3. Avoid statins with diabetes – People with diabetes have less heart disease when on statins. There can indeed be a slight increase in blood sugar with statins, but the risks do not outweigh the benefits.
  4. Statins cause dementia – Although the FDA states that statin use can result in rare decreases in memory, the side effect goes away when the drug is stopped.
  5. Statins cause cataracts – No definitive study has been done to prove this, although some observational studies are suggesting increased cataracts. However, the risk of heart disease outweighs this complication.

Adult Congenital Heart Disease

Deborah’s unique adult congenital heart disease program combines the expertise of physicians trained in adult and pediatric cardiovascular medicine and surgery, with tailored management of the disease. Using a multidisciplinary approach, Deborah’s physicians evaluate both the physical limitations of the disease and psychosocial issues as well as reproductive and genetic issues. Through the ambulatory care clinic, each patient undergoes a detailed diagnostic work-up. Cardiac caths and EP evaluations are also available. Follow up visits vary from monthly to yearly as required by the consulting physician.

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Cardiac Catheterizations

Catheterizations are the most widely—performed procedure at Deborah Heart and Lung Center, used both as a diagnostic and interventional tool. A new state-of-the-art cath lab at the Center is the first in Southern New Jersey to install the Siemens Artis Zee—a system that allows physicians to visualize vessels and diseases from all sides with unprecedented flexibility and precision. This advanced technology permits rotation of a large C-arm to various positions around a patient’s body and—with high velocity—create a CT or 3D reconstructed image, showing blood flow into the heart, brain, arms, abdomen, kidneys and legs to the toes. The created images are consolidated in real time on one large monitor that combines the patient’s vitals as well as allowing for simultaneous comparison with any previous scans. This newest technology in the cath lab’s arsenal of diagnostic and treatment options-also offers additional patient comfort and peace of mind, being quieter and using less radiation.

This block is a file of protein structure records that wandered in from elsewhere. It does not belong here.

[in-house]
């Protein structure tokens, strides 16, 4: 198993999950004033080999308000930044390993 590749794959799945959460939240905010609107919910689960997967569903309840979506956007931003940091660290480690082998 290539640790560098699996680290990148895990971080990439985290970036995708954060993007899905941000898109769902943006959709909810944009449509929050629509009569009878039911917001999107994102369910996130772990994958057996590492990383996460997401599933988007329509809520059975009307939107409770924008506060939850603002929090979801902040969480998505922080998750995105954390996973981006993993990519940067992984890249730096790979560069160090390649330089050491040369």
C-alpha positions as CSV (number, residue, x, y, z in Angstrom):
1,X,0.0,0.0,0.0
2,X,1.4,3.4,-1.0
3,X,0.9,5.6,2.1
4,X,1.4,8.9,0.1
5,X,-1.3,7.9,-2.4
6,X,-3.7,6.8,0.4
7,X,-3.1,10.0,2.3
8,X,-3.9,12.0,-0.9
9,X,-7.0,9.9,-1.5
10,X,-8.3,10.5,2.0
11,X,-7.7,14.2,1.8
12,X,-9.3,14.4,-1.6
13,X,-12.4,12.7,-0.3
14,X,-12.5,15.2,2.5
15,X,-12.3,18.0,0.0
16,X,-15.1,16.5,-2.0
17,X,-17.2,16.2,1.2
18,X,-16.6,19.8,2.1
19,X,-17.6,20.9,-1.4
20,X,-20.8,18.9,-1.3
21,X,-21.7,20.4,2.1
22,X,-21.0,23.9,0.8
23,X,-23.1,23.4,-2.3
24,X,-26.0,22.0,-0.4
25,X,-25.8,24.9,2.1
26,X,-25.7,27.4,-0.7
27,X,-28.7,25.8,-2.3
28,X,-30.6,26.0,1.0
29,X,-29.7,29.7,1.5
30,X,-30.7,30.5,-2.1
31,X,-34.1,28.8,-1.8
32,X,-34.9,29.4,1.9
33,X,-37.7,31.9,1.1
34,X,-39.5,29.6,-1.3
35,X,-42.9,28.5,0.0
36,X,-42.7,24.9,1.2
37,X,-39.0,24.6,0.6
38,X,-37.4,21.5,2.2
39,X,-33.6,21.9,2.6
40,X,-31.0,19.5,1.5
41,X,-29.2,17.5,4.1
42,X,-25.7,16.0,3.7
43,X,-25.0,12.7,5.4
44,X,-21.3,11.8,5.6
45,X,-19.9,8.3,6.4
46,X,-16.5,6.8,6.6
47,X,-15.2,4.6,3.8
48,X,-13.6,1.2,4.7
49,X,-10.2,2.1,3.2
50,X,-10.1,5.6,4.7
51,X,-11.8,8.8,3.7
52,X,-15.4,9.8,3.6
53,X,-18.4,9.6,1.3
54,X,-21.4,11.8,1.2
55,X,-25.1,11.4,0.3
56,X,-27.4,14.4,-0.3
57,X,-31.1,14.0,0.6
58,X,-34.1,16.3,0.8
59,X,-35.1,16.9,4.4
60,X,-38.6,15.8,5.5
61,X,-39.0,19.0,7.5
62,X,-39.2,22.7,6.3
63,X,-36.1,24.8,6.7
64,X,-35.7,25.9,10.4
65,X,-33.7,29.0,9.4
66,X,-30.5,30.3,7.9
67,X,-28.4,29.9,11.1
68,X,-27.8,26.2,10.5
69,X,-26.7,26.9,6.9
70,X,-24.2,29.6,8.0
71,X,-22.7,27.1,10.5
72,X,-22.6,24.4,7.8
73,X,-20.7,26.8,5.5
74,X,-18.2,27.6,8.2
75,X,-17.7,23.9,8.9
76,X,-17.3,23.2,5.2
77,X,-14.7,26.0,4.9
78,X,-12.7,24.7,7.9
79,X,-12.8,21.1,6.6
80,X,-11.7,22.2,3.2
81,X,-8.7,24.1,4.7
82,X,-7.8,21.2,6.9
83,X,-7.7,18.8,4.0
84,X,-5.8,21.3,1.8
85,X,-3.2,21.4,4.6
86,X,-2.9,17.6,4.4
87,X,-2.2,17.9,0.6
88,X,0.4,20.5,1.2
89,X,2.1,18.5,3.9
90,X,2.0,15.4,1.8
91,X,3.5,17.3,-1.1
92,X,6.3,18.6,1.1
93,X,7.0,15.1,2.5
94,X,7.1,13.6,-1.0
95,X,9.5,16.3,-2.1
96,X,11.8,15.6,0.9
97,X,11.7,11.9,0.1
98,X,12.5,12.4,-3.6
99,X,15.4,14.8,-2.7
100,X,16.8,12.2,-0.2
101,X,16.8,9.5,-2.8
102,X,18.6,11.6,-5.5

Elective and emergent cardiac catheterizations are performed at Deborah. The majority of elective diagnostic catheterizations are outpatient procedures in which the patient arrives early in the morning, has the procedure, and is monitored until discharge (usually 4-5 hours).

Fast Track Catheterization